In early December, I received an unexpected email. After participating virtually in the IFFR Young Critics Program in 2019, I was invited to take part in a second round of workshops–this time in person, as the festival reassumed its pre-pandemic format. For many, this year’s edition of IFFR represented a long-awaited return, but for me, nearly every experience was new. This was the first time I attended a full festival outside of my own home. I learned about the strange bodily and psychic effects produced by long days lived between cinemas. I fell into the rhythm of a morning tea and afternoon lentil soup served with crunchy bread in the windowless, neon-lit food court; I paid for these in festival currency, little stiff paper coupons printed with tiger faces. I was introduced to Rotterdam staples like Tai Wu, the enormous Cantonese restaurant where no one can ever manage to finish their orders, and the makeshift nightclub staged in the lobby of the Theater Rotterdam Schouwburg, where industrial techno was paired with gin and tonics (I learned that the Dutch really like gin and tonics). I met editors with whom I had emailed for months, and quickly developed friendships with the other participants of the Young Critics Program. The hotel bed where I collapsed every night after festival-organized drinks with filmmakers, programmers, or critics was overlooked by an enormous rainbow print of a rather despotic-seeming Dutch train conductor. These are, of course, the textures which are impossible to approximate online; they carry a totally different charge than the ones I wrote about last year,1 in my festival dispatch from my living room. As I took everything in, I was surrounded by happy reunions and festival veterans revelling in the return to ‘normal.’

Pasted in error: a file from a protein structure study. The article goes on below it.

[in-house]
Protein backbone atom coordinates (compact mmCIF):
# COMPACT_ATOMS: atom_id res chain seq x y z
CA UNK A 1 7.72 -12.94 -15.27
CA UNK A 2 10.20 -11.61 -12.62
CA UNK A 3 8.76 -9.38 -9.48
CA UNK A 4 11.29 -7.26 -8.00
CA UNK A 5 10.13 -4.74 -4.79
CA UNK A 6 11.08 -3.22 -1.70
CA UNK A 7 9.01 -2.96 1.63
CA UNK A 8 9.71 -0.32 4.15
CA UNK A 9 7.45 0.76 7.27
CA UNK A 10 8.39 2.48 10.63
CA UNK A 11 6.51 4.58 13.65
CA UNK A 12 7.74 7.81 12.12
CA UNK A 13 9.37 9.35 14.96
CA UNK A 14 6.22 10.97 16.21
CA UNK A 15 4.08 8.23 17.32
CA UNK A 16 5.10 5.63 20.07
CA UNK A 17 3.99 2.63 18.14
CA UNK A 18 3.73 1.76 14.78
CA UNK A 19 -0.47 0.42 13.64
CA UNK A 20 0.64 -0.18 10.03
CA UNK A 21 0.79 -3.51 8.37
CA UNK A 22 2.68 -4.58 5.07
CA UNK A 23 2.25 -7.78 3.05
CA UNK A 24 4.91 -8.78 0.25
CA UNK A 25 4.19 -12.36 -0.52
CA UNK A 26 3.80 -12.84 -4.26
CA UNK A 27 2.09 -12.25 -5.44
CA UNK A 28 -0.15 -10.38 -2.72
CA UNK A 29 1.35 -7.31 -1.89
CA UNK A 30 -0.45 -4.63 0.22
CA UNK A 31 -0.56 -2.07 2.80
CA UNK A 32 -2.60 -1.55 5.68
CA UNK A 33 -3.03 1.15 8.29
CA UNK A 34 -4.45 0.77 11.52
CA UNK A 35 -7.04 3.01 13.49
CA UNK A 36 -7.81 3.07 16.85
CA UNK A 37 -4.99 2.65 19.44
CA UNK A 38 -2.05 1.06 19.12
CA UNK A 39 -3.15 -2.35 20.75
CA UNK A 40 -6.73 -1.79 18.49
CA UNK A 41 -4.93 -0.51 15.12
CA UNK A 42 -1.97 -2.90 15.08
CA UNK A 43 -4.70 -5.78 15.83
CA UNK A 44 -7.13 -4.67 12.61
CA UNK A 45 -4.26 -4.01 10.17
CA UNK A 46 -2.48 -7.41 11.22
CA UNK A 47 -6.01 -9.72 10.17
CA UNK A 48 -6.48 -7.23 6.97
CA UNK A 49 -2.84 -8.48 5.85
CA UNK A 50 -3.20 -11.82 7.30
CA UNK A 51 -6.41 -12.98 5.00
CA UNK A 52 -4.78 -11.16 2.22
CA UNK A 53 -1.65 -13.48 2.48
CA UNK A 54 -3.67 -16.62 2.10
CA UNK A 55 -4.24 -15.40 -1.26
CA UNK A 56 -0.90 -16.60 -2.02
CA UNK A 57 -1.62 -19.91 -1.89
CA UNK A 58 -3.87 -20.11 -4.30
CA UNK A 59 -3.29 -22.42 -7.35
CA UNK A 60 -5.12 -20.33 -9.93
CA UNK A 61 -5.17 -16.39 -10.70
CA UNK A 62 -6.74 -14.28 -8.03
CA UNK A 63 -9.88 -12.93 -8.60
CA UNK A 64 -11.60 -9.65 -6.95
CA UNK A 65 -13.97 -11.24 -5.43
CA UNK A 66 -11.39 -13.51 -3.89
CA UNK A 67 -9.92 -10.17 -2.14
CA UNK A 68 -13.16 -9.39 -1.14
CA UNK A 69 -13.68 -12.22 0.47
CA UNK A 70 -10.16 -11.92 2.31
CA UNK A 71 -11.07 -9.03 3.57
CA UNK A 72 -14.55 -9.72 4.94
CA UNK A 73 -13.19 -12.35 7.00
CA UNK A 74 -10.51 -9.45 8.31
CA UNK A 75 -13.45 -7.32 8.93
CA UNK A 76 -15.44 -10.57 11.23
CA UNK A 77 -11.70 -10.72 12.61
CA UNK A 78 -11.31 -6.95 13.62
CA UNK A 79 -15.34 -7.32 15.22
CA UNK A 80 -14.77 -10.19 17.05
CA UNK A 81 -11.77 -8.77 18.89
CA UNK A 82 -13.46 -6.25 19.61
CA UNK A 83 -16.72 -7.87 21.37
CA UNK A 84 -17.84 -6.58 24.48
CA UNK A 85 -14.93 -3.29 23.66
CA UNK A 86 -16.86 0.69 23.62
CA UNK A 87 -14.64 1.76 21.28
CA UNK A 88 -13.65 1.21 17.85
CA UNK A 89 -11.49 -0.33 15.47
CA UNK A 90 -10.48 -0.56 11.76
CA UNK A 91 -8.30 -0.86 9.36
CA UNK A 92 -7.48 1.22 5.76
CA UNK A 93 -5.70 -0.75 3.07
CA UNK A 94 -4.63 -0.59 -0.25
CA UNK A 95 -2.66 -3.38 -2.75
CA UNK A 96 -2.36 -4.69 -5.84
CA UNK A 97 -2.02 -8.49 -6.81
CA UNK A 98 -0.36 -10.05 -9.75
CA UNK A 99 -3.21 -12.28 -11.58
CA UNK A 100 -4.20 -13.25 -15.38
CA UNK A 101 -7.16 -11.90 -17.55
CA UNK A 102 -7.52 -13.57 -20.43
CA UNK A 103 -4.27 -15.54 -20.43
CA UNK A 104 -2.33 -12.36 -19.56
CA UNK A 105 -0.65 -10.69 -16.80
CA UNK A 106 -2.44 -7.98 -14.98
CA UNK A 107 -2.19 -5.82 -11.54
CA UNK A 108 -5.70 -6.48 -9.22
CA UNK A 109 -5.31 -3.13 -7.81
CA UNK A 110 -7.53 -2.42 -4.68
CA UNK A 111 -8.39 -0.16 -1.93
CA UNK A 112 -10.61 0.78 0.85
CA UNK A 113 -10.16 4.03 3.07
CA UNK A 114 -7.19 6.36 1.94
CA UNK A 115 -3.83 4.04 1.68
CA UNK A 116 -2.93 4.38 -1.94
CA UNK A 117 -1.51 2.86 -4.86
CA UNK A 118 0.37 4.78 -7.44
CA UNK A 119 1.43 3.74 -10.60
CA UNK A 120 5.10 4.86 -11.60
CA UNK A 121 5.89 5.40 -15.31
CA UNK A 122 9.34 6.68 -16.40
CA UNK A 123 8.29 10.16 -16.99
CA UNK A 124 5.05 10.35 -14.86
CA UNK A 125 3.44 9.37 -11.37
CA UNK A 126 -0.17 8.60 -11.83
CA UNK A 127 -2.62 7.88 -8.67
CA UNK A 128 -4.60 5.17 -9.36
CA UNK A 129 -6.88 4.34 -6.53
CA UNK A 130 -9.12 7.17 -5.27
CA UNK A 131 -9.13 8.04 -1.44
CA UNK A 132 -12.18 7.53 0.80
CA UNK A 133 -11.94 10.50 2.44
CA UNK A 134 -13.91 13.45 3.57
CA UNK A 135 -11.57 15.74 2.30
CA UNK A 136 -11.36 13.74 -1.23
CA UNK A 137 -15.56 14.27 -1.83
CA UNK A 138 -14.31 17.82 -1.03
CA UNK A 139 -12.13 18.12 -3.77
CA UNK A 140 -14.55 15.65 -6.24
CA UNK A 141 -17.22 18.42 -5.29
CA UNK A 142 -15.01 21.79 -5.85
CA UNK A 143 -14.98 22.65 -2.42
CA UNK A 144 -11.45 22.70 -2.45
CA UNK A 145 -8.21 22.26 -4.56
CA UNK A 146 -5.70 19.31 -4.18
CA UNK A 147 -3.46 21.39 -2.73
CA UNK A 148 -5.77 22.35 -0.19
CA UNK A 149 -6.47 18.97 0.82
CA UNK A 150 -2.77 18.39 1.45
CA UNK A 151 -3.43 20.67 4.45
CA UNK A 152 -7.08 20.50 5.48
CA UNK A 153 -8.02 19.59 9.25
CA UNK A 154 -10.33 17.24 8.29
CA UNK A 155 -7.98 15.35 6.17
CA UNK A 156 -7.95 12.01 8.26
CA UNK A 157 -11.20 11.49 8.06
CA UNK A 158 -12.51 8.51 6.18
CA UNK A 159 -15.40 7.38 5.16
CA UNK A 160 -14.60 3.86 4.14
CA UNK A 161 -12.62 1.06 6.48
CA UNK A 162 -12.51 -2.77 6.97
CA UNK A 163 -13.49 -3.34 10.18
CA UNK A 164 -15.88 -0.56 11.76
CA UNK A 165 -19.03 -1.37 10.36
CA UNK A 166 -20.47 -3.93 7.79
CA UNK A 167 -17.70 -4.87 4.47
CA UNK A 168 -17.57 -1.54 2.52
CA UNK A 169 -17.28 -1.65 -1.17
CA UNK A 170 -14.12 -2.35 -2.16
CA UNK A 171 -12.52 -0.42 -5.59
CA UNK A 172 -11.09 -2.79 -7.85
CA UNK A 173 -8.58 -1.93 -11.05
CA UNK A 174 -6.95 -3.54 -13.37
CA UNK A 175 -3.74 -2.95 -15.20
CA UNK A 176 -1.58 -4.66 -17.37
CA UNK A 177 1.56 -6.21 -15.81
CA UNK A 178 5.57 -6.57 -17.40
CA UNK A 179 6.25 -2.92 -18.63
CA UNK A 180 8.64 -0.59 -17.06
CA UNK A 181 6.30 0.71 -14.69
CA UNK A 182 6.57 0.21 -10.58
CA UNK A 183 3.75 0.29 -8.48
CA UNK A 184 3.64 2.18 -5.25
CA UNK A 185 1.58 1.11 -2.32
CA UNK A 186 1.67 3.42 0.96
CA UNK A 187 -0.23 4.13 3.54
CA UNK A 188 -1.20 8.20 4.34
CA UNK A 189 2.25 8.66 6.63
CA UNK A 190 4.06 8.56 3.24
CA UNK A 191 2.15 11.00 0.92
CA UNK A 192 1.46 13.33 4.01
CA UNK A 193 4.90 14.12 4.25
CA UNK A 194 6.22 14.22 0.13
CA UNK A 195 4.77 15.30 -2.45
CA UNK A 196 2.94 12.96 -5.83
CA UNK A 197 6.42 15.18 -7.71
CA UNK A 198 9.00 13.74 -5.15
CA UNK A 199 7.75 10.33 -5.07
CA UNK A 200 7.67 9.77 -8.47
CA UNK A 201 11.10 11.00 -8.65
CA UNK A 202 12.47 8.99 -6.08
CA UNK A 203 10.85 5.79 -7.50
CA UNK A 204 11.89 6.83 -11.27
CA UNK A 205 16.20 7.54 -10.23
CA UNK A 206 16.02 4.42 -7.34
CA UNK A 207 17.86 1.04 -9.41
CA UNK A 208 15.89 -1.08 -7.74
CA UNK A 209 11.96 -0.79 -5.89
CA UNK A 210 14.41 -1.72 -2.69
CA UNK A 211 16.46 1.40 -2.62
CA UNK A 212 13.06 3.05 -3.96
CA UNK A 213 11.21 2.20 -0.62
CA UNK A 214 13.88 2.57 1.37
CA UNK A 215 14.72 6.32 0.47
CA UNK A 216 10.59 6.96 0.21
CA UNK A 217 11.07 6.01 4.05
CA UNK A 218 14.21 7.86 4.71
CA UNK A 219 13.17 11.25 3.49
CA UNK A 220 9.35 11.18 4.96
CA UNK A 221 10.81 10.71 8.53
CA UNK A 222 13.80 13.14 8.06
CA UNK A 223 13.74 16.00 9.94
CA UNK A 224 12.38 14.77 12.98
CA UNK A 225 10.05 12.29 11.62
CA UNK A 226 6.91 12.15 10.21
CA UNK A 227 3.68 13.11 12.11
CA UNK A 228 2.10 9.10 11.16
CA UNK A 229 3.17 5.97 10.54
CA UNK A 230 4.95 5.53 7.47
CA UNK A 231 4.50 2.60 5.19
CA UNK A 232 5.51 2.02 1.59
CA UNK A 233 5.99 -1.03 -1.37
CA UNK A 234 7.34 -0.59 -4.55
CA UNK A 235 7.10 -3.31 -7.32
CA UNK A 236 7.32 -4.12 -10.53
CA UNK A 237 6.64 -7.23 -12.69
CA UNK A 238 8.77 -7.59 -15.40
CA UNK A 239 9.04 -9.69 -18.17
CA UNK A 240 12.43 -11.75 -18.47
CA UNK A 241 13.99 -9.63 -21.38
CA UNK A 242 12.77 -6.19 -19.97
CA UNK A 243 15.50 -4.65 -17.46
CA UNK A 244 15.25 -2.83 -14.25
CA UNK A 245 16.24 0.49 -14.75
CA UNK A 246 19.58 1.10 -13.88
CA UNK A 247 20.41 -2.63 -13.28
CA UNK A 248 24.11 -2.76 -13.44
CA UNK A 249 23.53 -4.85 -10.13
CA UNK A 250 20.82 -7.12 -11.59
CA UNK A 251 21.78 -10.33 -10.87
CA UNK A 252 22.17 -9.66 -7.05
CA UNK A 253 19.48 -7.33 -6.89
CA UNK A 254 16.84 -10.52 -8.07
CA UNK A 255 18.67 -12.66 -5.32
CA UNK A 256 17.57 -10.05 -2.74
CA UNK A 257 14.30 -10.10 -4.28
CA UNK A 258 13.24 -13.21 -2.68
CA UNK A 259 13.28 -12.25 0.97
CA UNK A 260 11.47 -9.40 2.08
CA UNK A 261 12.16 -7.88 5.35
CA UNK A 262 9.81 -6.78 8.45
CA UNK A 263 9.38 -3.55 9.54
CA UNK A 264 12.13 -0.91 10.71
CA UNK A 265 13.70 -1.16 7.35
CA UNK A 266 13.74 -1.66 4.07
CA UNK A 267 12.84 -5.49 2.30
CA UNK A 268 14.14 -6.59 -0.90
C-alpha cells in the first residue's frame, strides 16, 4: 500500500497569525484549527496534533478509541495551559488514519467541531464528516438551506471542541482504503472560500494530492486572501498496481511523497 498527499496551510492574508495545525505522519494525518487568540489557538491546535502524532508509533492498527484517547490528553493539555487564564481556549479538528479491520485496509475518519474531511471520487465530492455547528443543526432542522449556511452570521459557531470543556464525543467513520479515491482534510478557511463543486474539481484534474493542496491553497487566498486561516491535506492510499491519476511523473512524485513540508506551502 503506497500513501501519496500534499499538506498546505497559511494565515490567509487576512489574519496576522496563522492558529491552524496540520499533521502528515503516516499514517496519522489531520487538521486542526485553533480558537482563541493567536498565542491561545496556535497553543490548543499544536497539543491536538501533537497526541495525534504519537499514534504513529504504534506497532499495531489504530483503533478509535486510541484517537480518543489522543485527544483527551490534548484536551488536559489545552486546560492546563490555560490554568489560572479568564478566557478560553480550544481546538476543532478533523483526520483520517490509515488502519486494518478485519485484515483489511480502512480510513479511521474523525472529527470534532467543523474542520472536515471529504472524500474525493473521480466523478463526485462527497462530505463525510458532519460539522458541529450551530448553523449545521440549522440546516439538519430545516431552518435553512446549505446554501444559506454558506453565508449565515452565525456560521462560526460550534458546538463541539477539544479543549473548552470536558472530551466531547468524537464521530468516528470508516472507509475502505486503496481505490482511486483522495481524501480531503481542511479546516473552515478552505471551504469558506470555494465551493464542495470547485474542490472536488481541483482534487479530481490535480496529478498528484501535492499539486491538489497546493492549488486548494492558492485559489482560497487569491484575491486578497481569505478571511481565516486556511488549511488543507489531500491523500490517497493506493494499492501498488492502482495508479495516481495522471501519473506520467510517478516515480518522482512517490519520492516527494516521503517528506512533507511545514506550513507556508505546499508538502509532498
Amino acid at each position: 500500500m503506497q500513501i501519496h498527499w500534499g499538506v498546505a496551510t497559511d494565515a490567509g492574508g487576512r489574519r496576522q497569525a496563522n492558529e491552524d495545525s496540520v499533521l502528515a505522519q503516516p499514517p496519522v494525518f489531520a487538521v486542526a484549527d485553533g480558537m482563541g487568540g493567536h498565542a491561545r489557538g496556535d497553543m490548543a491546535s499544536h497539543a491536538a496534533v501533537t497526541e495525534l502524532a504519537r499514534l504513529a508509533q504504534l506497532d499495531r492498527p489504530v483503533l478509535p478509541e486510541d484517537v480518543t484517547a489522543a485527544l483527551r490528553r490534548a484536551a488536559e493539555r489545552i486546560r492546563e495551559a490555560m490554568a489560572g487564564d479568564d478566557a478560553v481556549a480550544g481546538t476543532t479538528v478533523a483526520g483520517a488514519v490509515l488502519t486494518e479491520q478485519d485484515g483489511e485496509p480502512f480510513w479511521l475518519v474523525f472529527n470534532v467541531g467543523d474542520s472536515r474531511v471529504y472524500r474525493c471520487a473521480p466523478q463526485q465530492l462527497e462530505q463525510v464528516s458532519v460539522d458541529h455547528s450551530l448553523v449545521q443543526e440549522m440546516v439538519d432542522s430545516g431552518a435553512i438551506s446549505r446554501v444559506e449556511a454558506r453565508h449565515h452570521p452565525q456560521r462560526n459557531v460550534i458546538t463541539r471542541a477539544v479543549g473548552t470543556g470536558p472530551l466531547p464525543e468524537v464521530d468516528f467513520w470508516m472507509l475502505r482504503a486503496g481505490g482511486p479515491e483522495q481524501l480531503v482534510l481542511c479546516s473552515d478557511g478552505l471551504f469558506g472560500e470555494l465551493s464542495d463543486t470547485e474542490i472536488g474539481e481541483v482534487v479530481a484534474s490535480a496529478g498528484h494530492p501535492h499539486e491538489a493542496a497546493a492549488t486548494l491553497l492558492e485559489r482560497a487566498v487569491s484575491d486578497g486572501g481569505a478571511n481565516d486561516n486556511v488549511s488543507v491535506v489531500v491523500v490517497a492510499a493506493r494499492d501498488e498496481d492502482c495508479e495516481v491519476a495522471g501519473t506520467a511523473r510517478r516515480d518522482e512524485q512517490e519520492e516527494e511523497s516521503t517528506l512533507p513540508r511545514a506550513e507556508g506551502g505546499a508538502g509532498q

However, I am well aware that this edition of the festival represented a significant departure from the pre-pandemic state of affairs. This year brought a series of “restructurings” (that thinnest of neoliberal euphemisms) to the festival, which entailed, among many things, the firing of nearly all of the senior programmers. As Maria Palacios Cruz and others have noted, the brutality of the IFFR layoffs shone an especially harsh spotlight on the precarity of festival work. “Festival programming jobs, just like film critic jobs,” she gloomily observed, “have become the stuff of fiction.”2 Even with my limited basis for comparison, I was able to perceive the dissonance between, on the one hand, bottomless drinks and boutique magenta lighting and, on the other, volunteers and short-contract staff stretched thin, running on coffee and waning enthusiasm. One programmer remarked to me that, due to the freelance nature of the existing contracts, virtually no IFFR creative staff have access to employment benefits. This is a strange moment to show up, notebook, badge, and film degrees in hand, to a film festival, attending networking events for an industry that increasingly seems like a spectacular mirage.

IFFR casts itself as a champion of non-commercial programming, of emerging filmmakers, and of filmmakers from the Global South. Many festivals have faced cutbacks this year, but IFFR’s posture of ethical commitment and dedication to marginal cinema render the contradictions between its ethos and operation particularly stark. As I made my way through this year’s programming, I was keenly aware of this tension between spectacle and the ethical. Now that filmmakers and festivals alike have begun to stretch their wings and expand into a post-lockdown reality, how will they use their newly regained capabilities? Who can still afford to be in these spaces, doing this work, and how? What awaits us, as we re-establish contact with other bodies and migrate back to cherished venues? The films I watched in Rotterdam thrilled in touch and moving bodies, but also mourned the loss of places and ways of life.